Tuesday, November 15, 2011

Another Safety Issue

In the world of education, we find ourselves teaching students about bus safety, traffic safety, being healthy, eating nutritiously, stranger danger, and so on. Now, we also have to worry about Internet Safety. The weird thing about this safety training, though, is it is not necessarily about the physical well-being of children, but more about their mental well-being. So, while educators are used to teaching safety innitiatives, Internet Safety poses a bit of confusion. There is no "Internet Safety Pyramid" or specific "Rules for Evacuating the Computer." Finding Internet Safety curriculum to fit education is, right now, kind of a wild goose chase. A bit here, a bit there, to teach this or not to teach this, what do you focus on and at what age, what should the parents be discussing with their children . . . The information below leads to some of my thinking on how Internet Safety should be handled, though I do not claim to be an expert. Just another part of the goose chase, but maybe it will make sense to some people.

This is one idea/framework for implementing staff, student, and parent training at the district level. It is JUST A DRAFT :)

The Teacher-Librarians in our district have been working on the specific student modules for trainings. I used some of the content we had been working with and put it into a Wiki to enable better organization and access for teachers, students, and their parents. It is for grades 3-4, and you can view it here.

While the Slideshare and Wiki do a nice job showcasing the content for trainings, please see this GoogleDoc for the structured, "lessonized" version.
And, if you have other ideas/resources, I would love to hear about them!

Wednesday, November 2, 2011

The 21st Century Classroom--Apple to Apples

What do you think of when you think of a 21st Century Classroom? What does it look like, sound like, feel like? My mental image of a 21st Century Classroom is a place where there are tons of resources, tons of technology, there is always a chaotic-yet-somewhat-organized buzz of activity, students working by themselves or in groups, you can see the engagement in students' eyes, and you can feel the excitement encircling the learning space.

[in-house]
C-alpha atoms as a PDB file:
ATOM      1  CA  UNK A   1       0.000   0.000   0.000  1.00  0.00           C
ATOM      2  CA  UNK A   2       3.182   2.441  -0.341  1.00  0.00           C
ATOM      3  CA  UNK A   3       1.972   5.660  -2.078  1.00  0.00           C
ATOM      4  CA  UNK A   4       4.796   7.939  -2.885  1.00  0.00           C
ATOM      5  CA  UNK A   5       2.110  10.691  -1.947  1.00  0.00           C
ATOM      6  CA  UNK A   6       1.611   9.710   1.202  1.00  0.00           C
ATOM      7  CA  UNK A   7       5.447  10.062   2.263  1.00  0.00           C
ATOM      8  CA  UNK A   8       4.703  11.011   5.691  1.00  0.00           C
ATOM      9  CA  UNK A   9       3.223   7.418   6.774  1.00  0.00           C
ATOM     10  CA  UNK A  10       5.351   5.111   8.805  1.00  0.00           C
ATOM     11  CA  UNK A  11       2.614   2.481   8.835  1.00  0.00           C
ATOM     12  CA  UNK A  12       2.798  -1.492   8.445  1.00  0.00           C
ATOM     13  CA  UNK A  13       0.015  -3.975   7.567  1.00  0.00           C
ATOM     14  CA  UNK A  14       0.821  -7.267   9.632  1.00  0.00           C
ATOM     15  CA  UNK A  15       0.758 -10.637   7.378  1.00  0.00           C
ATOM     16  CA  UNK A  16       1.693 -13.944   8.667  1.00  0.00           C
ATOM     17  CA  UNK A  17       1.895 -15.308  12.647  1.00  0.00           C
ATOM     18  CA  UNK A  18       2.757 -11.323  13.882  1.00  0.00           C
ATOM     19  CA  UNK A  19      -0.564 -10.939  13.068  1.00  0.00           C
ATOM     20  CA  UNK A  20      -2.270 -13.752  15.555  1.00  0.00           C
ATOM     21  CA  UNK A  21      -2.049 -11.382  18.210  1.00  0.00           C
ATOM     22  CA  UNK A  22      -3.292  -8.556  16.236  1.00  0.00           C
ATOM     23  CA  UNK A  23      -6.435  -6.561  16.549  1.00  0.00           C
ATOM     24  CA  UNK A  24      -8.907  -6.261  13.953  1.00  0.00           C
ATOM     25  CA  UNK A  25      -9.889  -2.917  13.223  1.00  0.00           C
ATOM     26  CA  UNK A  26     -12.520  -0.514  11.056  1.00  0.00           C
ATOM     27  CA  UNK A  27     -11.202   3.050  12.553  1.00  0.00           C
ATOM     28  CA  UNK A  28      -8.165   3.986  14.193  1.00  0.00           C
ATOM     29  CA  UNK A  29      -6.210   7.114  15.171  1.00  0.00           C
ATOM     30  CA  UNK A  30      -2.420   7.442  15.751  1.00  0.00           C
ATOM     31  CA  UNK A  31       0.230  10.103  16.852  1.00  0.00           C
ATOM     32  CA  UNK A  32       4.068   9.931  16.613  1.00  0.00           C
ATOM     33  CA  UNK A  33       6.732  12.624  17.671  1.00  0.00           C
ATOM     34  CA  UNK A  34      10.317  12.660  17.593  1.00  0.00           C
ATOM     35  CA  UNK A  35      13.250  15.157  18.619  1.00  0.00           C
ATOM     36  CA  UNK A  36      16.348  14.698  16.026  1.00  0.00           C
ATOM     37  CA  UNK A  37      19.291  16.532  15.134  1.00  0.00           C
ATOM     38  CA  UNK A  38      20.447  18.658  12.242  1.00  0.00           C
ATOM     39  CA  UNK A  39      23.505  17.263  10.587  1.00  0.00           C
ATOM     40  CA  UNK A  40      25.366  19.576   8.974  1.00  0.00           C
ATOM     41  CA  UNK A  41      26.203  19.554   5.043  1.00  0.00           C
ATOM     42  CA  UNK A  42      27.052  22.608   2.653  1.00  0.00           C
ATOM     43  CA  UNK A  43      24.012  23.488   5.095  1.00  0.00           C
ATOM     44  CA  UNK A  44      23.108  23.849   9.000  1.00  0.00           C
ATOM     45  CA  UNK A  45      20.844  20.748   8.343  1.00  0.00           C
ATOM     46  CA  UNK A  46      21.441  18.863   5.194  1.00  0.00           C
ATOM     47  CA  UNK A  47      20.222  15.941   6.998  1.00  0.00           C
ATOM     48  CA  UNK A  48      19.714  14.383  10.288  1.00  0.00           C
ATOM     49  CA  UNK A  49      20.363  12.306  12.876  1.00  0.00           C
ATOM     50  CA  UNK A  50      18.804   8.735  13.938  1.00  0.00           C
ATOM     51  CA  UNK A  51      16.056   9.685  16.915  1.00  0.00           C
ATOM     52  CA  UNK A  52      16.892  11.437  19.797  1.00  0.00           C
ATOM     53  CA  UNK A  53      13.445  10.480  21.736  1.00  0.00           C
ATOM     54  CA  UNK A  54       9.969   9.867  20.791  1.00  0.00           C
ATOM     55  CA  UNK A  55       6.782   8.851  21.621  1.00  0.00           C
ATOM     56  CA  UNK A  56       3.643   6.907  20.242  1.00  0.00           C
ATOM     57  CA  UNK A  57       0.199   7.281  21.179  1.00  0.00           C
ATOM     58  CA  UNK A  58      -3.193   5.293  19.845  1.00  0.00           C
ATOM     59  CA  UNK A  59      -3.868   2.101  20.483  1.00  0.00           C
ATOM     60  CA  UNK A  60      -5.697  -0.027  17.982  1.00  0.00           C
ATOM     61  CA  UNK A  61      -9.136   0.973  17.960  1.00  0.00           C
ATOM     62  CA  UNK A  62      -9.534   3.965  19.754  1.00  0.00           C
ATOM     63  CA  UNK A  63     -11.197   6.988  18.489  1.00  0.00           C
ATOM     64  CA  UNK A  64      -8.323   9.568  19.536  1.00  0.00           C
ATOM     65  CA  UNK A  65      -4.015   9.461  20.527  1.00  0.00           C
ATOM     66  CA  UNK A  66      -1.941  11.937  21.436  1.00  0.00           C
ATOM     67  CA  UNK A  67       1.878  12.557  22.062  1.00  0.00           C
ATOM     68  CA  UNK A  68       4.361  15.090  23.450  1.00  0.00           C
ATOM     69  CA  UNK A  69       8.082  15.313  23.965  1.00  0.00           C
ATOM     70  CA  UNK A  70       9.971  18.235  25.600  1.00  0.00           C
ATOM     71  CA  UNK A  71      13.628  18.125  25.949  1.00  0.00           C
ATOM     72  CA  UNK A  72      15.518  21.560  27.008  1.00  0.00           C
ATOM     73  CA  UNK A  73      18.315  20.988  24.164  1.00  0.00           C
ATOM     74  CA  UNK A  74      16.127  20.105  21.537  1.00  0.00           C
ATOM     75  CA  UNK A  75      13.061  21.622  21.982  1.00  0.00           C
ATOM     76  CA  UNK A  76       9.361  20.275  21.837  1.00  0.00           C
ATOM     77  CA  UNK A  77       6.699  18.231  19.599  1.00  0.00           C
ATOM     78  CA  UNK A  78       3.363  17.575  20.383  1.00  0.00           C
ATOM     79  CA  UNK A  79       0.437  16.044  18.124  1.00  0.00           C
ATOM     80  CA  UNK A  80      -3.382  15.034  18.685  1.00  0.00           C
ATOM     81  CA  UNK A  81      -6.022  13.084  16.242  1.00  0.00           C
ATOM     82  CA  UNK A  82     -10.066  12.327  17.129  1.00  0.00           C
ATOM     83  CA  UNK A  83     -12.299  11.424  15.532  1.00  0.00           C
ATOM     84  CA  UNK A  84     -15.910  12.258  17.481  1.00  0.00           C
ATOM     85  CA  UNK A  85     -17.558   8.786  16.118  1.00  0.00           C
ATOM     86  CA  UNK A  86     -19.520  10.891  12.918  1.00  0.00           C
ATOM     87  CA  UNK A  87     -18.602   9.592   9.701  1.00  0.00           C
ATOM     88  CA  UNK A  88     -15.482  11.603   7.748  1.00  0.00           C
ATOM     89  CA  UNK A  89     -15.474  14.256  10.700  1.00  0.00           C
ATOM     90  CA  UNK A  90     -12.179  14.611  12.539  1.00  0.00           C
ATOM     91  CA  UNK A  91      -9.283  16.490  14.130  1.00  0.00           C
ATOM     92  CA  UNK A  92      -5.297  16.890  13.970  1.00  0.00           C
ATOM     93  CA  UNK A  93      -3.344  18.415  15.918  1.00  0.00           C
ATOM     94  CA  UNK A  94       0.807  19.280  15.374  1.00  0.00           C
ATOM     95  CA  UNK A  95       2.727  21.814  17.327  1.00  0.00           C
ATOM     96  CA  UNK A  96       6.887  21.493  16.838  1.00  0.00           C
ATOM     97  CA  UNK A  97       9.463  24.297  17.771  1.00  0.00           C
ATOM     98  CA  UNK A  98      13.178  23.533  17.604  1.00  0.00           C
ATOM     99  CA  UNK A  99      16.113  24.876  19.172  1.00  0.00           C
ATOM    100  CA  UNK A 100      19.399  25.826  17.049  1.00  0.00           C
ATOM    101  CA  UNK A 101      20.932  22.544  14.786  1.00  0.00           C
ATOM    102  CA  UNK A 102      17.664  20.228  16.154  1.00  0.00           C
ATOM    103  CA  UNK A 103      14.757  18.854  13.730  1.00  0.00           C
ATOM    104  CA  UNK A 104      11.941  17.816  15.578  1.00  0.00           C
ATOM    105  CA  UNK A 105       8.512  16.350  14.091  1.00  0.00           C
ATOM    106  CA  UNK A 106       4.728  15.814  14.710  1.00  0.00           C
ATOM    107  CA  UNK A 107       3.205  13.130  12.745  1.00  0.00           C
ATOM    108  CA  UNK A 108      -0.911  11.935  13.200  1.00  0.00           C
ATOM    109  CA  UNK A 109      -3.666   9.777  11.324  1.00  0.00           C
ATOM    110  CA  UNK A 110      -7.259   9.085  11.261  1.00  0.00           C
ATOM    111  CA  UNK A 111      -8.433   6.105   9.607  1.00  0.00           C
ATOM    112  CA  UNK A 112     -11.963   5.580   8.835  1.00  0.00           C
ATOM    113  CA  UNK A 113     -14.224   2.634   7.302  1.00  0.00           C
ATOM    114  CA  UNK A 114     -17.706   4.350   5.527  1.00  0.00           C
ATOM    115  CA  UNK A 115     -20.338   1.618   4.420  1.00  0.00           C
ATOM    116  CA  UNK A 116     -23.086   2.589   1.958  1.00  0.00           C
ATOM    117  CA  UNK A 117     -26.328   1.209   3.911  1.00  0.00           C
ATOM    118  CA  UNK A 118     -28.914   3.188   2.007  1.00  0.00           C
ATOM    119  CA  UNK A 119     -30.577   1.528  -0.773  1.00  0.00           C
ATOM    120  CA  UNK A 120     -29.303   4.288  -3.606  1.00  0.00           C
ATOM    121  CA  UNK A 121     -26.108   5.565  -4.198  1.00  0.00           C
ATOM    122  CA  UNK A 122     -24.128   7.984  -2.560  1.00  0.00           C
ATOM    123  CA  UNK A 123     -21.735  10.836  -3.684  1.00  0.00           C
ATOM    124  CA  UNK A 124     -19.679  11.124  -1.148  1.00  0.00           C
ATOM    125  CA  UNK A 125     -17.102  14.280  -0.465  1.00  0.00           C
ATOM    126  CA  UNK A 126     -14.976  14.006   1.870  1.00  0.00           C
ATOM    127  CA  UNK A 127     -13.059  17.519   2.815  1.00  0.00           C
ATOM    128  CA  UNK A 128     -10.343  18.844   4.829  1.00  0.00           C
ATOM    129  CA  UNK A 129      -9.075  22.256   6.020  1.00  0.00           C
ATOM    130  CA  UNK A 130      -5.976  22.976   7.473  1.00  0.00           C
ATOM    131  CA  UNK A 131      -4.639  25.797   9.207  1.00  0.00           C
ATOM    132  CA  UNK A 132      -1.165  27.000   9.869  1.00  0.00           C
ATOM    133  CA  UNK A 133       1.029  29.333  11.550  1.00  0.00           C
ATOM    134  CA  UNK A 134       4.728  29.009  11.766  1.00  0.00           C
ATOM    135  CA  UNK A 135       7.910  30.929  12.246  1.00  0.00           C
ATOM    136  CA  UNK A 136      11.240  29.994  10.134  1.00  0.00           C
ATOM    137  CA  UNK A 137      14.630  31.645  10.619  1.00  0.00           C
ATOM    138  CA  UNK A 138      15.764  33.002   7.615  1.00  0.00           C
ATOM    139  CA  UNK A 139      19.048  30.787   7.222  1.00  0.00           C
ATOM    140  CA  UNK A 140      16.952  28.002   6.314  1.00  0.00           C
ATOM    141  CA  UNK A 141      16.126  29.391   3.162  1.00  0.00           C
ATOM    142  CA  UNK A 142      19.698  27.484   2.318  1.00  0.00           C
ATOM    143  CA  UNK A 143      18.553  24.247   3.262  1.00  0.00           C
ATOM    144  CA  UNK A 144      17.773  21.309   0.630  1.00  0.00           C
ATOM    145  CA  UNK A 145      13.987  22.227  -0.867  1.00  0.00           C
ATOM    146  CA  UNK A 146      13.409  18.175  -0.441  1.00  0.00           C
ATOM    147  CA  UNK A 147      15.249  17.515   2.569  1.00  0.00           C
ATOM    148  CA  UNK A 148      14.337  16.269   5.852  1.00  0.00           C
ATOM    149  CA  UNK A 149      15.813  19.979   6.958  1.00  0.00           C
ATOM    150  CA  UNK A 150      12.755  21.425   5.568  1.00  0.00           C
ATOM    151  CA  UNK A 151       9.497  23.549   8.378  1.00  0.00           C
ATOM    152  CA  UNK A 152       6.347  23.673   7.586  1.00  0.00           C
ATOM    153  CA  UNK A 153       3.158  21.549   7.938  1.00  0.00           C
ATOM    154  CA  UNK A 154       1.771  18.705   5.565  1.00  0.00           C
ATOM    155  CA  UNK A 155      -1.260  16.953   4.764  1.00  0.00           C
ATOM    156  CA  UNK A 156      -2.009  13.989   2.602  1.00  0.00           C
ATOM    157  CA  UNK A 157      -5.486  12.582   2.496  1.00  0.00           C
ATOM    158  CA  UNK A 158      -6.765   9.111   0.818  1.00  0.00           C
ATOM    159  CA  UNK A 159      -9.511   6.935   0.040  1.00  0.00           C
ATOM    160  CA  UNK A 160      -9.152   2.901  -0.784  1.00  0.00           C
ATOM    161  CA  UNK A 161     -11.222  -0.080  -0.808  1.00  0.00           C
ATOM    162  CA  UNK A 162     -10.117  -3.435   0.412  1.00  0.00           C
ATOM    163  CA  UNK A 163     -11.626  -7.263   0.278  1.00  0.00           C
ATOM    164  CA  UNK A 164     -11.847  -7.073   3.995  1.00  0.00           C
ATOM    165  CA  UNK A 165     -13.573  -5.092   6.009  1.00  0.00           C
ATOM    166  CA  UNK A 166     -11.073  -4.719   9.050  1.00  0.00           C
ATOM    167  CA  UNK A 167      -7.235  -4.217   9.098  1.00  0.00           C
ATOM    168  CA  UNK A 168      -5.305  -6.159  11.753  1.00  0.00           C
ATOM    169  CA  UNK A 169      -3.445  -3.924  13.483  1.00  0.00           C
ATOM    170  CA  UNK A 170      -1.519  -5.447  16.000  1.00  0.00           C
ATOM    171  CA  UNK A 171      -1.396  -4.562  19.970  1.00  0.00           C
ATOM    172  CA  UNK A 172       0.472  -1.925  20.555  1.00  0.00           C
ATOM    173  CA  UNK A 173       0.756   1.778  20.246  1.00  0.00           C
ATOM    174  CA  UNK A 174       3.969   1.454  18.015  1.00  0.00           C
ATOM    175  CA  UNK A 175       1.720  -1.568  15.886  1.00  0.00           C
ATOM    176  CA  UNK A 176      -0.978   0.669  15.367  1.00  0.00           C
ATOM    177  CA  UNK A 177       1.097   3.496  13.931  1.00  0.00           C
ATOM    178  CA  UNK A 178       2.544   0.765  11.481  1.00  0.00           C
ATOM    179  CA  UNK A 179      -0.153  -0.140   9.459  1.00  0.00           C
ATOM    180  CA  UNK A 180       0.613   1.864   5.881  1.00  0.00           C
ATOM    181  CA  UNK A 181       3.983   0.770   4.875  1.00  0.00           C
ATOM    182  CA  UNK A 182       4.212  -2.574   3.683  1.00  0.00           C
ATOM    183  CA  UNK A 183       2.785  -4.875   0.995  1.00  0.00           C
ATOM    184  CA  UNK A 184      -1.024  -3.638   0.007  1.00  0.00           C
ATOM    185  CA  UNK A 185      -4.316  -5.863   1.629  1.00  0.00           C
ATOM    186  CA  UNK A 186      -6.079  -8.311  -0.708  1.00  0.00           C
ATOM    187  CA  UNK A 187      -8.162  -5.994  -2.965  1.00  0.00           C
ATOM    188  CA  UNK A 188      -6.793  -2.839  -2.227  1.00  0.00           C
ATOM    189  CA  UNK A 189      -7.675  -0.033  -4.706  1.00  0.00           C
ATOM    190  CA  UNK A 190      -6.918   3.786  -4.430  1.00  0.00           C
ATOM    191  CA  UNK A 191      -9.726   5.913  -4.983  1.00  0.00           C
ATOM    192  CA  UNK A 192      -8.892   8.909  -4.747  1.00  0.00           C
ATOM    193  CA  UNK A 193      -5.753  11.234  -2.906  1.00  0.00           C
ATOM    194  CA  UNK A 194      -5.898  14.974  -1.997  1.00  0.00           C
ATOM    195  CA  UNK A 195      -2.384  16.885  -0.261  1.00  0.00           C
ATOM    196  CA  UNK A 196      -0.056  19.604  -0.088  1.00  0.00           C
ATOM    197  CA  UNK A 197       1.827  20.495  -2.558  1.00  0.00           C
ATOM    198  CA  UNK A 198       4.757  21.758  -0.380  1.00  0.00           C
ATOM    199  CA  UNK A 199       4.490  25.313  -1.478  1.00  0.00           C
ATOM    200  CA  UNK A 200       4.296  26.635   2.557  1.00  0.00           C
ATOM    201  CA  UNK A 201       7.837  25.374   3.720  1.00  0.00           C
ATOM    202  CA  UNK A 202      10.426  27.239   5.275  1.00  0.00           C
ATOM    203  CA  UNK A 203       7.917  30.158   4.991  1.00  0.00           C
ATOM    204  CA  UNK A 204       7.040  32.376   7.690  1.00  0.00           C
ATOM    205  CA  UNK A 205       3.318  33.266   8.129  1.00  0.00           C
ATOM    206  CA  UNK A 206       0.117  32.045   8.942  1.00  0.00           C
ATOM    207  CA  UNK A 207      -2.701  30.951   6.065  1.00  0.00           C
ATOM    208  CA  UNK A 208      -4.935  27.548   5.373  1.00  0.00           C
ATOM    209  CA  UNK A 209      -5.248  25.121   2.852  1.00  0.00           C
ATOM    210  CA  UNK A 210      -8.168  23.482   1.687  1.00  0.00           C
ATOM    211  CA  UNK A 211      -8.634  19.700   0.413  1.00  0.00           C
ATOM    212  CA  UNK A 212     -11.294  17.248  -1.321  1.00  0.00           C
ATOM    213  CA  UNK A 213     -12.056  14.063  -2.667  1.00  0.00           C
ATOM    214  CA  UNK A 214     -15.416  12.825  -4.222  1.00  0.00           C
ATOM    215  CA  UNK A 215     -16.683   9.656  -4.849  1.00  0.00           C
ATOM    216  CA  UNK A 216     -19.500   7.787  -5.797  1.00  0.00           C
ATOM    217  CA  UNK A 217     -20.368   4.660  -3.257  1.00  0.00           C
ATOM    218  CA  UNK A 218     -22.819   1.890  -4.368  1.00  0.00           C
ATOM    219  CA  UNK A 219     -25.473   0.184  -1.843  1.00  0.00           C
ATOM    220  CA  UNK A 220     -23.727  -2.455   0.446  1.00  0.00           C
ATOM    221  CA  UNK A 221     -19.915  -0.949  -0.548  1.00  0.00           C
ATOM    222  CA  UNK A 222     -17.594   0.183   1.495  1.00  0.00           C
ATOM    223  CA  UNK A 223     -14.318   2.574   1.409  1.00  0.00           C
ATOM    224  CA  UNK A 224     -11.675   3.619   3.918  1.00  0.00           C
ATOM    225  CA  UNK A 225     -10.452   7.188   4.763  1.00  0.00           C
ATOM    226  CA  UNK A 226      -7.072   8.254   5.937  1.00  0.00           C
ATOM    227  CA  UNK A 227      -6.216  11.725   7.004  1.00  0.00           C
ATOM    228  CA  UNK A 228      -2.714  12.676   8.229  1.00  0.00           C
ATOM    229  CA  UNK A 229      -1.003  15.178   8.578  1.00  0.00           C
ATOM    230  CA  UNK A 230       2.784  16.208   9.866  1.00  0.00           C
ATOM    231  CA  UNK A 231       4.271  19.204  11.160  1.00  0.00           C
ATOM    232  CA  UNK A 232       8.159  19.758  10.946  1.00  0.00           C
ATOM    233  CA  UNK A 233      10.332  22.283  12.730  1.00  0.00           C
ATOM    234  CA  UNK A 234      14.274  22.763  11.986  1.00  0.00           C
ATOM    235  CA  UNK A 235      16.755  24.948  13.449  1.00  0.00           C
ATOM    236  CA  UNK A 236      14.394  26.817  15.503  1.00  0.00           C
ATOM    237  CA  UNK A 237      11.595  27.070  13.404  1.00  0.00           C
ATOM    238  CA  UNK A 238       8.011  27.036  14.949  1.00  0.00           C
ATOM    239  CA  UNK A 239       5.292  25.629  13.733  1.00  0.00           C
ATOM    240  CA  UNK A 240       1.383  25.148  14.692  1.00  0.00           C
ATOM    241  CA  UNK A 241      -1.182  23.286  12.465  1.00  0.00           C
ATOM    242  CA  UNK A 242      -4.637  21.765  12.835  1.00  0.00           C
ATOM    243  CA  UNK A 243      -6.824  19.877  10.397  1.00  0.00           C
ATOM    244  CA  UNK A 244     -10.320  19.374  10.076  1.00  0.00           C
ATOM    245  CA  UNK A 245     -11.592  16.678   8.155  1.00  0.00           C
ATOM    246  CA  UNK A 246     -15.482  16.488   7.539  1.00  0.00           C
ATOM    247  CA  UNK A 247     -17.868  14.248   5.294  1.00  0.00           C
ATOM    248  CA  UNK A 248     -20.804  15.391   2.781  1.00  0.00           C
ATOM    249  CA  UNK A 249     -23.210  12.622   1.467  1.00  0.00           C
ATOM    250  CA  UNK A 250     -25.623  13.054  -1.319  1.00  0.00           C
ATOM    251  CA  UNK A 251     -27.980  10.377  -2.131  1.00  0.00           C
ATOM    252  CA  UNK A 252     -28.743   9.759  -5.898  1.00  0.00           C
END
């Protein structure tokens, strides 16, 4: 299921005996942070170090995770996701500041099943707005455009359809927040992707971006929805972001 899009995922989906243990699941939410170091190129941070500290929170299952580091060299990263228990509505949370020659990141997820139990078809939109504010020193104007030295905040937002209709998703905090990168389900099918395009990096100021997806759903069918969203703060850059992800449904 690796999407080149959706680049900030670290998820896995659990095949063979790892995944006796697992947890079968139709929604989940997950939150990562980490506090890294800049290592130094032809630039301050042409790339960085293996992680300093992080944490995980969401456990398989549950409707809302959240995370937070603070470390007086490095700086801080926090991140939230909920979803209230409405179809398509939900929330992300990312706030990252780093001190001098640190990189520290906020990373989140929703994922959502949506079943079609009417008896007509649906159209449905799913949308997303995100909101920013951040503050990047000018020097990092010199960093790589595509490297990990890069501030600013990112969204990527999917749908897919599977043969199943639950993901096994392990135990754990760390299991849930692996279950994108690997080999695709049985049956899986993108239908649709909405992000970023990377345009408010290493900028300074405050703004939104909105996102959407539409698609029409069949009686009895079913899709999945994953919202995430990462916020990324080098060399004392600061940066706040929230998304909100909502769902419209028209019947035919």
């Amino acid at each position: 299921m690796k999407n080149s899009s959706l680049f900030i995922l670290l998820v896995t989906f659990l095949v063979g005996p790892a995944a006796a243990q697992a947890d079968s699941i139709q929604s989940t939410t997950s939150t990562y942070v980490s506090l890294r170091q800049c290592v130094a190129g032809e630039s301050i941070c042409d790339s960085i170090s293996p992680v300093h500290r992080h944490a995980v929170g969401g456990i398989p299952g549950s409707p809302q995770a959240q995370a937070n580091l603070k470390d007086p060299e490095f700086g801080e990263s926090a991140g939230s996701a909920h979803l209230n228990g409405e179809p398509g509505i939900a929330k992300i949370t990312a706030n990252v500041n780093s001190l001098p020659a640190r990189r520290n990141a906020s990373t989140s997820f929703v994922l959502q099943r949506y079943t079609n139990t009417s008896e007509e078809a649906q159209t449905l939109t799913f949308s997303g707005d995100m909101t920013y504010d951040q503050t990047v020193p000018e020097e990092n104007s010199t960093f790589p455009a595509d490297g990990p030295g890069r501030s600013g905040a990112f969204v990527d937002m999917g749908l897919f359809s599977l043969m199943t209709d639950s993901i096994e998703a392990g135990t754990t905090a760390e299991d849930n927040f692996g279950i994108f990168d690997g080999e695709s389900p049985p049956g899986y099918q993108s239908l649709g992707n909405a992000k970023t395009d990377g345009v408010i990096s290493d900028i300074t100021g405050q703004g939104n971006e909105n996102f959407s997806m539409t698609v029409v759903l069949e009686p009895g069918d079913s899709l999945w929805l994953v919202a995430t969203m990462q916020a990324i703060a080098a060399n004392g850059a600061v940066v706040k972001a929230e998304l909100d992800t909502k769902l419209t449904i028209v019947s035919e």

There are changes in the air! A symbol of teachers, teaching, and schools was once a shiny red apple. Now, I would argue, this symbol is exploding. We are looking at the "core" of the curriculum, what students need to know to be able to function in a 21st Century Society. We are including characteristics of effective instruction such as student-centered classrooms (students hold and eat the apple), teaching for understanding (apple trees and orchards), assessment for learning (formative assessment would be like checking the ingredients before making an apple pie), rigor and relevance (making an apple pie for the Salvation Army's Thanksgiving dinner), teaching for learner differences (recognizing the apple varieties and colors), and infusing technology (apple integeration from around the world at our fingertips). Will all of this be our Golden Apple? I don't think any of these characteristics will hurt anything, will help many students, but in all liklihood will still not reach each individual . . . because humans (and apples) are just not like that.

I have been reflecting on my classroom (library and computer classes for kindergarten through fourth grade students) and how I would rate the current state of my activities and curricula. I feel that I have a strong understanding of the characteristics of effective teaching and what a 21st Century Classroom should be like, but I'm not quite there. Using Principal Shawn
Holloway's (Manson Northwest Webster in NW, Iowa) Walkthrough form, I went through each area and item an commented on where I am at right now. Please look here to see my reflection: https://docs.google.com/document/d/1NH2405HF_CaVX-ftksyWj5sGh2R2lwfC08c3bIgQ8mc/edit?hl=en_US&pli=1 My pages are halfway down the document.